ISLAMABAD: World Bank President David Malpass will visit Islamabad in the first week of November to finalise enhanced financial support for institutional reforms and growth agenda.
The Ministry of Finance said World Bank’s country director in Pakistan Patchamuthu Illangovan and his team called on Adviser to the Prime Minister on Finance Dr Abdul Hafeez Shaikh to apprise him of the upcoming visit of Mr Malpass to Islamabad.
The delegation conveyed “a strong desire from the World Bank management to work with Pakistan to drive institutional reforms and support the growth agenda of the government through any technical or financial assistance required from the bank”, said a statement.
The visit follows Prime Minister Imran Khan’s meeting with the WB president during his recent visit to the United States. Mr Illangovan is understood to have highlighted the problems being faced by the existing projects and slowdown in the project planning and process in the wake of a long political transition and its aftermath, even though a few financing agreements worth $950 million were signed with the World Bank last month.
David Malpass will finalise enhanced financial support for institutional reforms, growth agenda
Another project of about $1.5 billion is now coming up for approval by the World Bank board, but some of the projects faced significant challenges. Informed sources said that one of the projects facing problems was the Khyber Pakhtunkhwa Economic Corridor (KPEC) worth about $450m being described by the Planning Commission as “road to nowhere”.
This is mainly because of the absence of a matching communication infrastructure in Afghanistan up to Tajikistan due to which authorities in Islamabad are reluctant to push through an expensive project which has apparently no economic return in the immediate future. On the other hand, the World Bank board had approved the project a couple of years ago and also put a question mark on its own project processing authorities. The bank’s local team is also reportedly explained the changing landscape in Afghanistan that could be seen as window of opportunity.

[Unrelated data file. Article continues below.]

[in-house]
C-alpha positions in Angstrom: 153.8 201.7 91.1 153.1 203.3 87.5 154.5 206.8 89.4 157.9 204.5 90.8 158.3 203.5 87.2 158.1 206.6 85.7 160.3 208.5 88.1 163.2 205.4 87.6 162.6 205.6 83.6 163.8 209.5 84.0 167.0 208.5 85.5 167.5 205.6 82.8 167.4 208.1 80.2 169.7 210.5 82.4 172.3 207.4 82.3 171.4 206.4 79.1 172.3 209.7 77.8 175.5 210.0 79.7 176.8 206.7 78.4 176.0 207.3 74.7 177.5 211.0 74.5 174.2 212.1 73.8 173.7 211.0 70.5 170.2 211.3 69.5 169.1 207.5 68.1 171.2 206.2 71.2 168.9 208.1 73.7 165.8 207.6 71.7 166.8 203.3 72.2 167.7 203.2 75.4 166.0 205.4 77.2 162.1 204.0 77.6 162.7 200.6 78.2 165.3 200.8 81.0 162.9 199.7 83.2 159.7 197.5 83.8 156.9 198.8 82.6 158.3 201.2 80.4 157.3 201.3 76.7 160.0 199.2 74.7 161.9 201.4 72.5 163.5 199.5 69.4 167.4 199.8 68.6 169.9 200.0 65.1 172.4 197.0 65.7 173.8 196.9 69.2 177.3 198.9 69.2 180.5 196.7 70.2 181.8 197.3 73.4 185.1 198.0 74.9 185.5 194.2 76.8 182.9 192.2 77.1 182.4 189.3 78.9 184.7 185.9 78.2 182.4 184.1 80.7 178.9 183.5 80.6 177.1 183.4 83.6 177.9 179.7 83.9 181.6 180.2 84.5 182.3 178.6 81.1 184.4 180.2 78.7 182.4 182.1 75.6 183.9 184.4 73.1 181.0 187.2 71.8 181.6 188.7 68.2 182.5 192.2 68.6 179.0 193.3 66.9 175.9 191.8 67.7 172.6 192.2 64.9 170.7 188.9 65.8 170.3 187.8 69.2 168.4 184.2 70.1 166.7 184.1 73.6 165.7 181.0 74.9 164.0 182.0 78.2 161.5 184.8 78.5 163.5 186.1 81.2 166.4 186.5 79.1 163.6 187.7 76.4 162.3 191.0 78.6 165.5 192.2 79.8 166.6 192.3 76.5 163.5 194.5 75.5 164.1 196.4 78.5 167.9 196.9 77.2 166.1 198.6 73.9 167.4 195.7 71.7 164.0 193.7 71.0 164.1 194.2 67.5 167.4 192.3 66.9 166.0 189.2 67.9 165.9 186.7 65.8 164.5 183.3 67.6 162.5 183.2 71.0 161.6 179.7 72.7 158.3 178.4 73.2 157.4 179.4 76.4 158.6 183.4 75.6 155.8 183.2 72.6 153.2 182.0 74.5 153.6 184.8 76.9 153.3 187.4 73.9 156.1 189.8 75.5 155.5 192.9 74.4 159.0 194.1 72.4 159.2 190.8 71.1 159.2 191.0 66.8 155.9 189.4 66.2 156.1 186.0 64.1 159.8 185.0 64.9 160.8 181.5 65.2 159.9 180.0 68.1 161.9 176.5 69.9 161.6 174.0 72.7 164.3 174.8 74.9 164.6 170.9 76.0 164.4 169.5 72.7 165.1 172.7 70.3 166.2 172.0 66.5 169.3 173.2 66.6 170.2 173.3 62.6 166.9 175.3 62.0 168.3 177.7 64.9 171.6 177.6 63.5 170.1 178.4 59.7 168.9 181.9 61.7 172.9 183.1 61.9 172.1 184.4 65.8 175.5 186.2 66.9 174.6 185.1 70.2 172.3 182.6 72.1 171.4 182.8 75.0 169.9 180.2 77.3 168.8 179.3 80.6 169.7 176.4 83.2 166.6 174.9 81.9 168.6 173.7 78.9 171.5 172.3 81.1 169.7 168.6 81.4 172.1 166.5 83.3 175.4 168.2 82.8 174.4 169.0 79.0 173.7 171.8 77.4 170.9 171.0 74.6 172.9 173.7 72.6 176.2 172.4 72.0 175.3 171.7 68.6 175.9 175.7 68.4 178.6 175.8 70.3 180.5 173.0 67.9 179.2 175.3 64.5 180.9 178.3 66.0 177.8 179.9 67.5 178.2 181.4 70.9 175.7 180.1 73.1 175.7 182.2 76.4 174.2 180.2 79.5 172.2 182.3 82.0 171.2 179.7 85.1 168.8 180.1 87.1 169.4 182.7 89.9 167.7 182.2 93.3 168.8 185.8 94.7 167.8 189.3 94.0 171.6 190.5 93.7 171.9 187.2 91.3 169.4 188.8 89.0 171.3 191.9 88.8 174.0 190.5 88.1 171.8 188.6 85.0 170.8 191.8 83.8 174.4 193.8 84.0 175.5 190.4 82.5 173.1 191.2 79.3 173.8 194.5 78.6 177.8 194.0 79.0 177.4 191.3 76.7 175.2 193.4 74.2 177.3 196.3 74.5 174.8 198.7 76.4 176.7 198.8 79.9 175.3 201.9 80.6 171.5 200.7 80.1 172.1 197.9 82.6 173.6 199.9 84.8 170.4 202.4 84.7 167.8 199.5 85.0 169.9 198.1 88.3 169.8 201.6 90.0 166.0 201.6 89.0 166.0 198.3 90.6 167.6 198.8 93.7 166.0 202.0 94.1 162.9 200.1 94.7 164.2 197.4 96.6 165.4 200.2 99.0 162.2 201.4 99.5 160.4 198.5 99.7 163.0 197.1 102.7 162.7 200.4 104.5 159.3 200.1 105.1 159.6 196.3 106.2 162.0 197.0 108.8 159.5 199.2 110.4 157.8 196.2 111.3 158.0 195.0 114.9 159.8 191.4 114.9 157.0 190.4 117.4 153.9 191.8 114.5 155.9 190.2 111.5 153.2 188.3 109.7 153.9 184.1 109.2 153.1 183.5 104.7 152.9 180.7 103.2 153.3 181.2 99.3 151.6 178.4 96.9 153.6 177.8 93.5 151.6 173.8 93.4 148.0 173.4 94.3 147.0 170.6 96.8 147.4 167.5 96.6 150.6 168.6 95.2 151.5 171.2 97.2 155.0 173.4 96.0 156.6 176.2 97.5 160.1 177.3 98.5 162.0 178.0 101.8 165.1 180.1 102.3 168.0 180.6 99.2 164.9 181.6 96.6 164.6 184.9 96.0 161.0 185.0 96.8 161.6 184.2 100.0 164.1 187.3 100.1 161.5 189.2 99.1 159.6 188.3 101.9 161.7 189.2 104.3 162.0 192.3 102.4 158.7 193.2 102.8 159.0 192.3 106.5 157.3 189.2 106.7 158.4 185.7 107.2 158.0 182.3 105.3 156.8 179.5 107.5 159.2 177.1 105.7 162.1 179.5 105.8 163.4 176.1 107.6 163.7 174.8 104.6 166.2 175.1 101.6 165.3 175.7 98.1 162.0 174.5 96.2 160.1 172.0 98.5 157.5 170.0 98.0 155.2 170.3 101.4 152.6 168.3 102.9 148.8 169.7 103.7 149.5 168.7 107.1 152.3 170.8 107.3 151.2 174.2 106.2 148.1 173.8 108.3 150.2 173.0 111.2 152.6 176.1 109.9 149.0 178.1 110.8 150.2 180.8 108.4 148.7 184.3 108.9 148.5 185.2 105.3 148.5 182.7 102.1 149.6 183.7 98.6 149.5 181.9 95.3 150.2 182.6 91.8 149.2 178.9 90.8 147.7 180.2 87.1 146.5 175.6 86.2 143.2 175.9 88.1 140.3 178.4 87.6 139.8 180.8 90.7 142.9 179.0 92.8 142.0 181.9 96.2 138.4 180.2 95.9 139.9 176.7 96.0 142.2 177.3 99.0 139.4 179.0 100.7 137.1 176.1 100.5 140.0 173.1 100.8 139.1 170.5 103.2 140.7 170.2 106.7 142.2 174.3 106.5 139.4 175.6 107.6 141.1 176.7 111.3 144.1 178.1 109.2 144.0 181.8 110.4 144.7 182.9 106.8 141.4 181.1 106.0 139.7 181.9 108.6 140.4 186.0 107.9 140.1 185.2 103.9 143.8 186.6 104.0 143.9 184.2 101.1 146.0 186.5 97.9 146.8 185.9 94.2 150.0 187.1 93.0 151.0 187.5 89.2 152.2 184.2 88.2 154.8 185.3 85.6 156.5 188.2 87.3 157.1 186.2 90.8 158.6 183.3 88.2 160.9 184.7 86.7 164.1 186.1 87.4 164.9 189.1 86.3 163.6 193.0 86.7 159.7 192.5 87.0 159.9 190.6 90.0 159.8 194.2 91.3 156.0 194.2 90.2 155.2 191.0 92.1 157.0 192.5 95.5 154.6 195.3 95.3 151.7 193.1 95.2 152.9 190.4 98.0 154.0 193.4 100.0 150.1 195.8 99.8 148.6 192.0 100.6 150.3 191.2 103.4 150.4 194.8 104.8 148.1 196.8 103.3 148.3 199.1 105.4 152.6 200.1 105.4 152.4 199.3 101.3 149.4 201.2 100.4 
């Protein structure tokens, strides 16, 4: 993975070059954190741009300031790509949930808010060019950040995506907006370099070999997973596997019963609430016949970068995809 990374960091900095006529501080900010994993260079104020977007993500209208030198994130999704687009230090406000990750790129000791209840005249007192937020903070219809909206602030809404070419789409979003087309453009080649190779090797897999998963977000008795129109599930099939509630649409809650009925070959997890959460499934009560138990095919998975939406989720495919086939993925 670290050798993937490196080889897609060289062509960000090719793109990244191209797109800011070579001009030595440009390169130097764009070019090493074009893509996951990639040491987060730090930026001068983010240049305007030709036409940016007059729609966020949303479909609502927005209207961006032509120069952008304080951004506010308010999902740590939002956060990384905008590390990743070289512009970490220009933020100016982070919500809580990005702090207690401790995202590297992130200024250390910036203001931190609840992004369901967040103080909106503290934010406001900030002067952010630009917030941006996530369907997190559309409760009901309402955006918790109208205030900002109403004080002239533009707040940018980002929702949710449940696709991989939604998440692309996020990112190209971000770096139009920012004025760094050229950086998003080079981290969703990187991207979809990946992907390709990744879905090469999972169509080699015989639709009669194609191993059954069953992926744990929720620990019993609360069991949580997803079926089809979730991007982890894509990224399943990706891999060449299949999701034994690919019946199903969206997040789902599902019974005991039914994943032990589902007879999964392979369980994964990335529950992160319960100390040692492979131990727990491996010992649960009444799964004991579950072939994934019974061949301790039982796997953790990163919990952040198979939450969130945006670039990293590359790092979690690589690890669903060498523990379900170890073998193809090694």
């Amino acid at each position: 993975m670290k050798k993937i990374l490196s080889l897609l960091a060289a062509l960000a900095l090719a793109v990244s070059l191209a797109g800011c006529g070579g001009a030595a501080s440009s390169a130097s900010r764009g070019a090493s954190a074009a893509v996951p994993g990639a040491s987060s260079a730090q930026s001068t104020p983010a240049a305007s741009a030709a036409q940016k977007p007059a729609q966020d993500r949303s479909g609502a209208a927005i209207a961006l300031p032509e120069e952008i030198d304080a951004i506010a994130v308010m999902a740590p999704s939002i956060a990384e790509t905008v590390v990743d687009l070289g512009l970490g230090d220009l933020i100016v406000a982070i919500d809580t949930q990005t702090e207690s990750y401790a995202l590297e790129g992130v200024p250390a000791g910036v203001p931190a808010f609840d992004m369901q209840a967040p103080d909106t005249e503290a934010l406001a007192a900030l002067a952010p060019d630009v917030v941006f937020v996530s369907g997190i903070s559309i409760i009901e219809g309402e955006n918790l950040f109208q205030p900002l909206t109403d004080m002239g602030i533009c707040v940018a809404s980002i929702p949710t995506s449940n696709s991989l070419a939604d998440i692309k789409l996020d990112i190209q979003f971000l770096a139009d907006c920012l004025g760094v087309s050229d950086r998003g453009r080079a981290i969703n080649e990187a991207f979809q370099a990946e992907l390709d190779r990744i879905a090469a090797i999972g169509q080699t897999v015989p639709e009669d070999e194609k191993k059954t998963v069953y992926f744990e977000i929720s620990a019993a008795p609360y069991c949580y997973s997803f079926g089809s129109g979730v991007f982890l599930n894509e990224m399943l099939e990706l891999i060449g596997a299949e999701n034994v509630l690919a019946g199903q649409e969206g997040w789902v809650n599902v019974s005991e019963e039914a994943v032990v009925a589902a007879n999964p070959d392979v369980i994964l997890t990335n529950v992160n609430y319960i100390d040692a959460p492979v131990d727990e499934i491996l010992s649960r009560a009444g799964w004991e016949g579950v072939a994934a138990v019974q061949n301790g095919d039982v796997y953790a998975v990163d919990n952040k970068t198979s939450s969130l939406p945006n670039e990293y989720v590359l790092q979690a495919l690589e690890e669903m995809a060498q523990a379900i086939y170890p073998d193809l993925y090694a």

In the meanwhile, about three major projects, including those of Karachi water and sanitation and urban livelihood, worth over $1.6bn are being designed for the World Bank financing with additional support from the Asian Development Bank, Asian Infrastructure Investment Bank and Agence Francaise de Development. The total portfolio of these projects goes beyond $2.6bn.
Dr Hafeez Shaikh told the WB delegation that Pakistan was pursuing a growth-oriented programme for institutional reforms and economic revival and “the technical and financial assistance from the World Bank is vital for achieving various development goals in different sectors” of the country’s economy.
Mr Illangovan told the PM’s adviser that the World Bank could work on any financial arrangement looking at the objective need and assessment of the policy matrix as the bank was very supportive of the institutional reforms being undertaken by the Pakistan government in different sectors of the economy.
He also briefed Dr Shaikh on the ongoing discussions with the Ministry of Finance on two policy-based lending operations to provide budgetary support to Pakistan which would be finalised by December this year.
Issues related to the World Bank’s ongoing portfolio of $9bn as well as firming up of Pakistan’s delegation to attend annual meetings of the IMF/World Bank Group in October also came under discussion.
Dr Shaikh welcomed the World Bank president’s upcoming visit to Islamabad and expressed the hope that it would lead to opening of greater avenues for more productive engagement between the bank and Pakistan.